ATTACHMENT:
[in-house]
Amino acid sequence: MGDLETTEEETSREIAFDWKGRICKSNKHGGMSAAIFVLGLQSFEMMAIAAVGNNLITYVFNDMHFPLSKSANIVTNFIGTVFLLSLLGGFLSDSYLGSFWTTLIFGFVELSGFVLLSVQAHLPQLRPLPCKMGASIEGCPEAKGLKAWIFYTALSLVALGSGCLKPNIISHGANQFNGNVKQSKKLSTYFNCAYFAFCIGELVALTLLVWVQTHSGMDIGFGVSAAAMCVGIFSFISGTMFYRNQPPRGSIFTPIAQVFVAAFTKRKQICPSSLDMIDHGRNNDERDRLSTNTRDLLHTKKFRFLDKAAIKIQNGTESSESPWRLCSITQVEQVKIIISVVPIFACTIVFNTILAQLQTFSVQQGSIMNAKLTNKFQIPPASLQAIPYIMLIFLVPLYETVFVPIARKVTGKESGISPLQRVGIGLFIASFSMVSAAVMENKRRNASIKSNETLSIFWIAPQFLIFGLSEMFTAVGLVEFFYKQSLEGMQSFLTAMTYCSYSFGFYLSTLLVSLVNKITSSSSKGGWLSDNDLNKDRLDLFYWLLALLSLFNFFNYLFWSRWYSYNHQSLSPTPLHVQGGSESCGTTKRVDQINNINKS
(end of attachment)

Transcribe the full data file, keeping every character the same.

[in-house]
Amino acid sequence: MGDLETTEEETSREIAFDWKGRICKSNKHGGMSAAIFVLGLQSFEMMAIAAVGNNLITYVFNDMHFPLSKSANIVTNFIGTVFLLSLLGGFLSDSYLGSFWTTLIFGFVELSGFVLLSVQAHLPQLRPLPCKMGASIEGCPEAKGLKAWIFYTALSLVALGSGCLKPNIISHGANQFNGNVKQSKKLSTYFNCAYFAFCIGELVALTLLVWVQTHSGMDIGFGVSAAAMCVGIFSFISGTMFYRNQPPRGSIFTPIAQVFVAAFTKRKQICPSSLDMIDHGRNNDERDRLSTNTRDLLHTKKFRFLDKAAIKIQNGTESSESPWRLCSITQVEQVKIIISVVPIFACTIVFNTILAQLQTFSVQQGSIMNAKLTNKFQIPPASLQAIPYIMLIFLVPLYETVFVPIARKVTGKESGISPLQRVGIGLFIASFSMVSAAVMENKRRNASIKSNETLSIFWIAPQFLIFGLSEMFTAVGLVEFFYKQSLEGMQSFLTAMTYCSYSFGFYLSTLLVSLVNKITSSSSKGGWLSDNDLNKDRLDLFYWLLALLSLFNFFNYLFWSRWYSYNHQSLSPTPLHVQGGSESCGTTKRVDQINNINKS